IKEA uses the smell of cinnamon buns in its stores to encourage customers to stay in the store longer. It is common for retailers, including IKEA, to use various sensory elements, such as smells, as part of their marketing strategy. The use of pleasant smells in retail environments can be a form of sensory branding, which is the practice of using sensory elements to create an emotional connection with customers and strengthen the brand’s identity.
In the case of IKEA, the use of smells can be an effective way to create a positive shopping experience for customers and influence their behaviour. Some specific ways that IKEA and other retailers might use smells in their marketing include
Creating a welcoming atmosphere: Retailers may use pleasant smells, such as the aroma of coffee or baked goods, to create a warm and inviting atmosphere in the store. This can make customers feel more comfortable and encourage them to spend more time shopping.
Enhancing the appeal of products: Retailers may use smells to enhance the appeal of specific products, such as by using the scent of freshly baked cookies to draw attention to a display of kitchenware.
Triggering memories and emotions: Smells have the ability to trigger memories and emotions in people, and retailers may use this to their advantage. For example, the scent of pine trees may be used to create a festive atmosphere during the holiday season, or the aroma of lavender may be used to create a relaxing atmosphere in a bedding department.
Business and sales can be used to attract customers, generate revenue, and increase market share. In order to be successful in business and sales, it is essential to understand the power of these two forces. IKEA uses a variety of psychological tricks to attract and persuade customers to make purchases. These techniques include creating a visually appealing store layout, using scarcity and loss aversion to create a sense of urgency, and leveraging the power of social proof to encourage customers to follow the lead of others. IKEA uses techniques to create positive shopping experiences and inform customer purchasing decisions, as part of their overall marketing strategy. These techniques are not deceptive or unethical.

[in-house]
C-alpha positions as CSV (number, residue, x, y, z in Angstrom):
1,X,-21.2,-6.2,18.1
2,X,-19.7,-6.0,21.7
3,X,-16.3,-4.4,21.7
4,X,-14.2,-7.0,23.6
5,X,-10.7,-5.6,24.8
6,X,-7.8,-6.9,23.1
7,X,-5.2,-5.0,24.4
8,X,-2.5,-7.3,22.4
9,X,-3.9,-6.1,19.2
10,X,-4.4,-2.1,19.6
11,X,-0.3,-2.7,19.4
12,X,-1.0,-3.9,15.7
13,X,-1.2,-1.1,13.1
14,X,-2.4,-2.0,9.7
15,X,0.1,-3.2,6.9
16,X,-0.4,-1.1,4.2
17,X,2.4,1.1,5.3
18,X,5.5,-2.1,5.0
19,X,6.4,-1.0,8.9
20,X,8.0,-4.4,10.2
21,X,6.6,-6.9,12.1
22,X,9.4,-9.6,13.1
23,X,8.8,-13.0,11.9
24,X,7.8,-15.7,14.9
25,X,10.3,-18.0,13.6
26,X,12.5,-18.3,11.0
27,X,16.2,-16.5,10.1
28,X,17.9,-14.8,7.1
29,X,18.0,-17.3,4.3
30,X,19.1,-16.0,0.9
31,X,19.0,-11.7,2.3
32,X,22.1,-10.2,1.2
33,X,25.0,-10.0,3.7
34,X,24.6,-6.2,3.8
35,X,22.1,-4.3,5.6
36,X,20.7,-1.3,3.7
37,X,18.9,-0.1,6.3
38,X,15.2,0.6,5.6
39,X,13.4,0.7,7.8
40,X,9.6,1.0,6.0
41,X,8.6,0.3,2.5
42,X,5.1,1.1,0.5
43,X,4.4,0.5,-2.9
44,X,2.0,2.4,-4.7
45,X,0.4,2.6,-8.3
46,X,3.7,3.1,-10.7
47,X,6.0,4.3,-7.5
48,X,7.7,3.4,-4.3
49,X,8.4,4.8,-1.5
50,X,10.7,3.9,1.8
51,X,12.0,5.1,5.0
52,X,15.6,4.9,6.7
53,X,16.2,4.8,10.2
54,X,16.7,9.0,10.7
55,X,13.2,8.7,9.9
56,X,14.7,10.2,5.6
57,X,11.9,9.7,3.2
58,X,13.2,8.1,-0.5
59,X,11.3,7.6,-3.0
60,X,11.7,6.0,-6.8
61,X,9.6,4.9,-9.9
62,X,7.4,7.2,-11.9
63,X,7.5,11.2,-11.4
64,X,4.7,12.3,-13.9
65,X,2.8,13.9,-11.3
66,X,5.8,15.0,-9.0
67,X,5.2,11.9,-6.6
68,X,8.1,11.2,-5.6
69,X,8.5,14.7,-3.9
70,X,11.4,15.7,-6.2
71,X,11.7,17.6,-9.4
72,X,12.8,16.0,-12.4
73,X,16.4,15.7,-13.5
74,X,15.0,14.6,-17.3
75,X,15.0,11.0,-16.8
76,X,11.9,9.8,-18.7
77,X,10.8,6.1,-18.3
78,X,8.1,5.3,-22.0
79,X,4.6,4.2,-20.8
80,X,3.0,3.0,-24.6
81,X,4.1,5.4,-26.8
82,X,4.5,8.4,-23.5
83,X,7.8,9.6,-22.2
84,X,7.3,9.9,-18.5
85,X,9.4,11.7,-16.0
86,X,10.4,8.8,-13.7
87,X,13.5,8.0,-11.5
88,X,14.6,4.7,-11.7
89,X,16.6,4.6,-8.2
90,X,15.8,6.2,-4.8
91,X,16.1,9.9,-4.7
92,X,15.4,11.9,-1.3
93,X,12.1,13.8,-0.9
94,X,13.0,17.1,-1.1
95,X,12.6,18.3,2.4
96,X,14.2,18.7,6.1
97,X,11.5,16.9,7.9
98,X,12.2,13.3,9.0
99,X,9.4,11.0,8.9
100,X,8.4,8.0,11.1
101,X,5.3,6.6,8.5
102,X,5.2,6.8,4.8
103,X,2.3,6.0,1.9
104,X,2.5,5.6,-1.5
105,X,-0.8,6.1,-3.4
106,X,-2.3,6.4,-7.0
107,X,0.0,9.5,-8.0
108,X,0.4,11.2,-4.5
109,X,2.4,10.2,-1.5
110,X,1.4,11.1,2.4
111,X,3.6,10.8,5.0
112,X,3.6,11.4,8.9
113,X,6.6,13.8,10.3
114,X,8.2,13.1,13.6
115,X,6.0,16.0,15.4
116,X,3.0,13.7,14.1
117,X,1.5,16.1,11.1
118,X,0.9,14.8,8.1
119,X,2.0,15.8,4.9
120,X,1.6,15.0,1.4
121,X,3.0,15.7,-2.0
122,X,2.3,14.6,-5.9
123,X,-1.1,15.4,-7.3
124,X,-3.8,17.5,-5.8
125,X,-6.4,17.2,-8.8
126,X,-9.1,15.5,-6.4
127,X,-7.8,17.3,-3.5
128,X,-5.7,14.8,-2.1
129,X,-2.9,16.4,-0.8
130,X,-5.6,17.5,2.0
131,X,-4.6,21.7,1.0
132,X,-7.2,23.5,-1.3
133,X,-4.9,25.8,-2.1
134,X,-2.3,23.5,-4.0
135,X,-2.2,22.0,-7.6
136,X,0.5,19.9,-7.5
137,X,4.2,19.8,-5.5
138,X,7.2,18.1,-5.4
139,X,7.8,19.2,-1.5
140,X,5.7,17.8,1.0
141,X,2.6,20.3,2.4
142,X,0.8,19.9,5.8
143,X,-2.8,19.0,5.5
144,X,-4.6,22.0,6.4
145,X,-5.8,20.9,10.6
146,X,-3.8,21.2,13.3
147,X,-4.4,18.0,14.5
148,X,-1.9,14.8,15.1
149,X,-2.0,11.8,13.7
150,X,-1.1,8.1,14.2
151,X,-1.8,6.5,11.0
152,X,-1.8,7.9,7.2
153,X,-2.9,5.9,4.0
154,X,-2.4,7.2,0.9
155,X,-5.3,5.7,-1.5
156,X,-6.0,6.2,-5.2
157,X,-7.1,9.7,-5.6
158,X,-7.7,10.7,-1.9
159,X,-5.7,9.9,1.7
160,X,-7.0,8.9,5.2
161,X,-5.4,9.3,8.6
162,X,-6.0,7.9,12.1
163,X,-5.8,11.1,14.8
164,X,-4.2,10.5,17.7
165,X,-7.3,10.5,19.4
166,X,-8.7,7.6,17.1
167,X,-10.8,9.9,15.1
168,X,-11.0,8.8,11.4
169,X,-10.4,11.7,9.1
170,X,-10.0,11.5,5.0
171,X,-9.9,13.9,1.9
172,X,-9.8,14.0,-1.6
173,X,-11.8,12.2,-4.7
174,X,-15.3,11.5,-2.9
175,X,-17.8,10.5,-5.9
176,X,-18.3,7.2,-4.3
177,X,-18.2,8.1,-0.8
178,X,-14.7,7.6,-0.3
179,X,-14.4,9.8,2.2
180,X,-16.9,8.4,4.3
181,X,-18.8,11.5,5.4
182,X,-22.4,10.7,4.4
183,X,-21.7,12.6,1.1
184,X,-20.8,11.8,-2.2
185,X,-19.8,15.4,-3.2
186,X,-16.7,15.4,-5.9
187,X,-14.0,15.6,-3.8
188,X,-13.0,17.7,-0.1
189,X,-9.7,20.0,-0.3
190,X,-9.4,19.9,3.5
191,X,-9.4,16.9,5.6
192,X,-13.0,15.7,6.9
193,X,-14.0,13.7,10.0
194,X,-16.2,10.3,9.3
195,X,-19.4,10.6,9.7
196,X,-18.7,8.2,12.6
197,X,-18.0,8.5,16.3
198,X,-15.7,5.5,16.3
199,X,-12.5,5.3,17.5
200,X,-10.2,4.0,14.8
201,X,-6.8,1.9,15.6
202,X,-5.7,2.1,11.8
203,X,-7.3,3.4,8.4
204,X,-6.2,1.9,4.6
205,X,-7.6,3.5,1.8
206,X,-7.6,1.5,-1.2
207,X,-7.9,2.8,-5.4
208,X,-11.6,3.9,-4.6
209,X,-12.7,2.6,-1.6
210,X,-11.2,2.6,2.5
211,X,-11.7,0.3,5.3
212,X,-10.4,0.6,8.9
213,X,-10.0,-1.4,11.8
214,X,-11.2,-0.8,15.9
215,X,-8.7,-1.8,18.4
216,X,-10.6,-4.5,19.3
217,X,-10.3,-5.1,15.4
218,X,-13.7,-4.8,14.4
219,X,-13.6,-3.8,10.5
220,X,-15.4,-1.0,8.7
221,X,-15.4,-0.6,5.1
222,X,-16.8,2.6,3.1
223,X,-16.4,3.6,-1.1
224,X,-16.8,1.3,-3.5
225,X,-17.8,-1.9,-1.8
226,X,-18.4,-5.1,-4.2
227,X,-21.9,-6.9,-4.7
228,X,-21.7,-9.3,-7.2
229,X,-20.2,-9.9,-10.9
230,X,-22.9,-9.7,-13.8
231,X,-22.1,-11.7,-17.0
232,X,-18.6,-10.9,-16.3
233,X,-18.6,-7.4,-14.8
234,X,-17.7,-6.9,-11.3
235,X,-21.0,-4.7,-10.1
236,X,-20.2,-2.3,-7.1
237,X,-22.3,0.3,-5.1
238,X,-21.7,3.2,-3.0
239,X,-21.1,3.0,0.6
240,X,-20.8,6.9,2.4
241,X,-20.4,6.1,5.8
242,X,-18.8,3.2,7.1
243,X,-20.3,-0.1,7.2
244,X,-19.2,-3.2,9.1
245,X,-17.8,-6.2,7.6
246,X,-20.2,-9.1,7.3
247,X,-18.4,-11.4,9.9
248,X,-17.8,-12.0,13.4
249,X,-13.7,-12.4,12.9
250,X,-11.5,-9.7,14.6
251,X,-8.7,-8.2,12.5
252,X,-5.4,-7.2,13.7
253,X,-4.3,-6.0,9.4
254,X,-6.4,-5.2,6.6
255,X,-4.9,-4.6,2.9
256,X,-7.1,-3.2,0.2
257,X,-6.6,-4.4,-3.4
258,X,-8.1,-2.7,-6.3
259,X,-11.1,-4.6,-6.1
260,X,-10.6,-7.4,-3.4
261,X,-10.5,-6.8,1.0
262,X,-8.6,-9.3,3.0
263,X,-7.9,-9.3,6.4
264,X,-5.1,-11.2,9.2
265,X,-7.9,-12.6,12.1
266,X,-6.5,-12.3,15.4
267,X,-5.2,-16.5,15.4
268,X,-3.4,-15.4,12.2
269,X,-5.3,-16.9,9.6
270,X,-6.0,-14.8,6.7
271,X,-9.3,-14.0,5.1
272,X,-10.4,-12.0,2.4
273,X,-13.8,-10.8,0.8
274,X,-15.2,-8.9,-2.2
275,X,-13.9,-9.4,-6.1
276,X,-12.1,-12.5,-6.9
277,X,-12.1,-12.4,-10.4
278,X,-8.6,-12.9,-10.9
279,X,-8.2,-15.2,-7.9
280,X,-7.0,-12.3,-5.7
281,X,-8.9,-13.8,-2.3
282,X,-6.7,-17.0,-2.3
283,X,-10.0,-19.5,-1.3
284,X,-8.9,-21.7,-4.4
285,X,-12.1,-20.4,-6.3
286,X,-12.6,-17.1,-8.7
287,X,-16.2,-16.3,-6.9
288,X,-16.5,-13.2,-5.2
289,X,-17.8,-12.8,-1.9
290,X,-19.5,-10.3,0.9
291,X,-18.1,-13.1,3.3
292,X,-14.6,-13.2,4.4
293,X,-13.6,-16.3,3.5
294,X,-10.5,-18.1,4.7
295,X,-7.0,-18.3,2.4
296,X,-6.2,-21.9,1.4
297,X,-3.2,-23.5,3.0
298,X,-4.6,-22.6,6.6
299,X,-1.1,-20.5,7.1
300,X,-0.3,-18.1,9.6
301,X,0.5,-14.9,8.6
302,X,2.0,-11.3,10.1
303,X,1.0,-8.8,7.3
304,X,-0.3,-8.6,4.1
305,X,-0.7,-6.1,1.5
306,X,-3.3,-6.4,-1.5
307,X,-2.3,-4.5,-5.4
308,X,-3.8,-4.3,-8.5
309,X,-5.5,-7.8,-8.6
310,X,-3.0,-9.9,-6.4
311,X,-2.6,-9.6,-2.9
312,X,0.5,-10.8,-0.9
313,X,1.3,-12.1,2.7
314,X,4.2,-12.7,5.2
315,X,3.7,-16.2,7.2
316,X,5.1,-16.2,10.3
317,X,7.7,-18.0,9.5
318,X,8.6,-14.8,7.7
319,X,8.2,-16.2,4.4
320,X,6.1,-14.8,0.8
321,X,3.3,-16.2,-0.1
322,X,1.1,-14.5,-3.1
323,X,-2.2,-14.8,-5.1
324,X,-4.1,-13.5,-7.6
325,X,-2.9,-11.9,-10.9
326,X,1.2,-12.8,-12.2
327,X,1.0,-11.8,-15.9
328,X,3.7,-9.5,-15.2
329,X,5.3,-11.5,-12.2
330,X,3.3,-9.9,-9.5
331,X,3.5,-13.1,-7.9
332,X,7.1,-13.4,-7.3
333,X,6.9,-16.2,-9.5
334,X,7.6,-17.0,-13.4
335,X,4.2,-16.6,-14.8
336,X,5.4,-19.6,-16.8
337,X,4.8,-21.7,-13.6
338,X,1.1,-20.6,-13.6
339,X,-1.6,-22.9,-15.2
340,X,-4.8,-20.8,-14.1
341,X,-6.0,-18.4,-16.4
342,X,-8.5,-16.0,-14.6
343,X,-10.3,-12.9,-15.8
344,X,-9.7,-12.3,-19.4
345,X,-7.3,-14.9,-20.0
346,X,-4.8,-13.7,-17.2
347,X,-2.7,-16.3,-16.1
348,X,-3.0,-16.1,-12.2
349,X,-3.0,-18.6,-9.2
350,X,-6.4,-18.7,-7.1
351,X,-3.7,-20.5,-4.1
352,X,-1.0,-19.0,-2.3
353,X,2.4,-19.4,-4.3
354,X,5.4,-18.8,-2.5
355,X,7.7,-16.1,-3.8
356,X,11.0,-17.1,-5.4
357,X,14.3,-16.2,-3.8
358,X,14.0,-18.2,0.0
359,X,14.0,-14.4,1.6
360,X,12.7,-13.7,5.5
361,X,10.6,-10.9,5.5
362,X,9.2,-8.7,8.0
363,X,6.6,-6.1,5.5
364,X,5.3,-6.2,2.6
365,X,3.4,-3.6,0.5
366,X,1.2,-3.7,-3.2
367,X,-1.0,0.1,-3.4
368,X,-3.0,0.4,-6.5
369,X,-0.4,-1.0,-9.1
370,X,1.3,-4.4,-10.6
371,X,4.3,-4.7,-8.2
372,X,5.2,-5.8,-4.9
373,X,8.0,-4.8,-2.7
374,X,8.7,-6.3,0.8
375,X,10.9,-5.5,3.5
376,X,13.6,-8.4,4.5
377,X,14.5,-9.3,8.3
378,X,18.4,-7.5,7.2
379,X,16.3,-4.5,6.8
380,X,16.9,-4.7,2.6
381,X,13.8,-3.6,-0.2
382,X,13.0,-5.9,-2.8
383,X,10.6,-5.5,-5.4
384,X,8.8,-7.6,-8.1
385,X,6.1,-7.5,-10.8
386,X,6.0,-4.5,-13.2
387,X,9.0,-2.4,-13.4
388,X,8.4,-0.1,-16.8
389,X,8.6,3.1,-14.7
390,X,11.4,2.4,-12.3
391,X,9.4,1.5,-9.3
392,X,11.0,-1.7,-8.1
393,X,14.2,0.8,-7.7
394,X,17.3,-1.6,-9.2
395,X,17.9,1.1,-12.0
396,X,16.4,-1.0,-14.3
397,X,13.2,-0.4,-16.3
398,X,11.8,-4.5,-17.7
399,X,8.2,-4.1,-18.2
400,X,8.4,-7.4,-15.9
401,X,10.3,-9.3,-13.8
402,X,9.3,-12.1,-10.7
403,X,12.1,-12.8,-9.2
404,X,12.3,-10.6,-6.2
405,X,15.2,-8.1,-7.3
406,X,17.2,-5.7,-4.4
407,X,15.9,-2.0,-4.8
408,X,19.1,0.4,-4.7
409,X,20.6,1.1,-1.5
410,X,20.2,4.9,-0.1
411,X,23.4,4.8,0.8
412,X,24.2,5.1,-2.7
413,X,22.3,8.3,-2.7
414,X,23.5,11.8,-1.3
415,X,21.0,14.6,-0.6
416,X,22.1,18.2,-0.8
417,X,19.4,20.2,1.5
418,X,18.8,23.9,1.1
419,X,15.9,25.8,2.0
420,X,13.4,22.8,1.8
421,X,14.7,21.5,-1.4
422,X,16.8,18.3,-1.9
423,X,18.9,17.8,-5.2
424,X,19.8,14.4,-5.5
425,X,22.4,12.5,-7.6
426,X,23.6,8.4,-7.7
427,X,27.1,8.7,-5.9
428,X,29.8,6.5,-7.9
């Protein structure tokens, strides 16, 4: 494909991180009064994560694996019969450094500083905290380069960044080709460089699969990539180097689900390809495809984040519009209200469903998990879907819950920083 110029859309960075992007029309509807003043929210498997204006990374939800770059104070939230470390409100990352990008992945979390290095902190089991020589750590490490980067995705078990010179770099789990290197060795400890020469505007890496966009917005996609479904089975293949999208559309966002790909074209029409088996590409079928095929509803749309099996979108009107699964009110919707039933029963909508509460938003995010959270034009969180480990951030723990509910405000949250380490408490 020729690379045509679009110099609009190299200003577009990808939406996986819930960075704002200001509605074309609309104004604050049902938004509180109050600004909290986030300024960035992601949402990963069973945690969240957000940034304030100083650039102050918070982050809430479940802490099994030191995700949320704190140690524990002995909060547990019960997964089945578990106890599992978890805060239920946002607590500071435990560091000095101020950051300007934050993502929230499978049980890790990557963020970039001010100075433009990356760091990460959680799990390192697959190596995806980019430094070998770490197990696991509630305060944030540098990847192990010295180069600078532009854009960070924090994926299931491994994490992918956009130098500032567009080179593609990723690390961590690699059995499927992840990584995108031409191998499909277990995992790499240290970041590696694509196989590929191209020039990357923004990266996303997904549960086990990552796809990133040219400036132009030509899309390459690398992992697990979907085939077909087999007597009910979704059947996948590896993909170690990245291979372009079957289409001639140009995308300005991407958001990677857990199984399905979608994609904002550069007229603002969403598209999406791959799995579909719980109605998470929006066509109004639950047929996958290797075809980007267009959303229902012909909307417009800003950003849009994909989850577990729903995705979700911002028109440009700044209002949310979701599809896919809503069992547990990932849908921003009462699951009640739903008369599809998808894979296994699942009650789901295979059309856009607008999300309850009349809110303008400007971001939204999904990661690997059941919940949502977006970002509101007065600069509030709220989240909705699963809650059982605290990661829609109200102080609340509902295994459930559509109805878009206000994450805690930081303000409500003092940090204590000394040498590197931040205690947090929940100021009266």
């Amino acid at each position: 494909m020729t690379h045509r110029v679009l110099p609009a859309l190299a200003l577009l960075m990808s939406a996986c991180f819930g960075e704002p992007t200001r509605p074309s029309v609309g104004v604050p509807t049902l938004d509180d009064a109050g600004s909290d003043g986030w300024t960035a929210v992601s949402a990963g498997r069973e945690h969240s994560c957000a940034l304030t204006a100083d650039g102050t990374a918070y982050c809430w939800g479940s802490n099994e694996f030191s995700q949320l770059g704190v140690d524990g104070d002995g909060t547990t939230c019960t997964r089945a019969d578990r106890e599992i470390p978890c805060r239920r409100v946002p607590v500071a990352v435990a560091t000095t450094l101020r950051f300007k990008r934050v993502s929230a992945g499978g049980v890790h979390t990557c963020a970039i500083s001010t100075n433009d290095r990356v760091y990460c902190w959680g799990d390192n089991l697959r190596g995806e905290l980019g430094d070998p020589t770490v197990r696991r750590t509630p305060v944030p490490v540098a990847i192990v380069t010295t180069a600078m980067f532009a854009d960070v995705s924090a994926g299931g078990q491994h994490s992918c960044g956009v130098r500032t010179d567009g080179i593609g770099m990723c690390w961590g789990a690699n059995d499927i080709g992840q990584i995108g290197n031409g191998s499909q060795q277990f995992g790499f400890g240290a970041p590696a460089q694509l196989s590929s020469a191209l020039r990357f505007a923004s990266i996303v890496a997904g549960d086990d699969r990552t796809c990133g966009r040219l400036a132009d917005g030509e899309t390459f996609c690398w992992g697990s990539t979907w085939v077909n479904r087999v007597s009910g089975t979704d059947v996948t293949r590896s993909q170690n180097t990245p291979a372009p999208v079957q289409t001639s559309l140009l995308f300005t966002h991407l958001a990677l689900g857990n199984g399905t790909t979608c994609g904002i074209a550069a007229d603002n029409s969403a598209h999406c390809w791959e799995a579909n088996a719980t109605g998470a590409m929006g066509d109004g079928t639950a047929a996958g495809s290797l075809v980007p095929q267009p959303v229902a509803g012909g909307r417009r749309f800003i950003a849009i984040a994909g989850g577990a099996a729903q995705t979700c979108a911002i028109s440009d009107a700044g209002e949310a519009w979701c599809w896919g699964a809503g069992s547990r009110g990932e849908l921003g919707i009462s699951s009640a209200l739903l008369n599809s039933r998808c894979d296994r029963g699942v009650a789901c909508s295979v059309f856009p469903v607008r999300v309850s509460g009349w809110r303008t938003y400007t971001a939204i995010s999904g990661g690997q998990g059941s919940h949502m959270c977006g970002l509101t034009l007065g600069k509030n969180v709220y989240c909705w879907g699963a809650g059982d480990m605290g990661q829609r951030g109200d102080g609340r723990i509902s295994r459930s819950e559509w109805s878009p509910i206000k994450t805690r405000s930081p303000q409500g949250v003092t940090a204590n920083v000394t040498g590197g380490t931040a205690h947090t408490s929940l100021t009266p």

What is unique about IKEA’s strategy to attract customers?
Using mono-segment, adaptive and aesthetic types of product positioning. The furniture retailer targets a cost-conscious customer segment that prefers to get value for the money they pay. Accordingly, IKEA has adapted as the unique selling proposition of the brand.
What is the Ikea effect in psychology?
The IKEA effect, named after everyone’s favourite Swedish furniture giant, describes how people tend to value an object more if they make (or assemble) it themselves. More broadly, the IKEA effect speaks to how we tend to like things more if we’ve expended effort to create them.
What are the key factors for the success of IKEA?
At the heart of Ikea’s success is value: You know what you’re going to get when you shop at Ikea, and it’s going to be affordable. In fact, price is so important to Ikea’s strategy that the company first decided on the price of a piece of furniture and then reverse engineers the construction.
What is unique about IKEA’s business model?
IKEA uses the services of around 1400 suppliers from over 60 countries. These suppliers form a big chain and also help IKEA in venturing into fresh markets. Additionally, it uses semi-skilled and skilled labour that becomes an integral component of its supply system.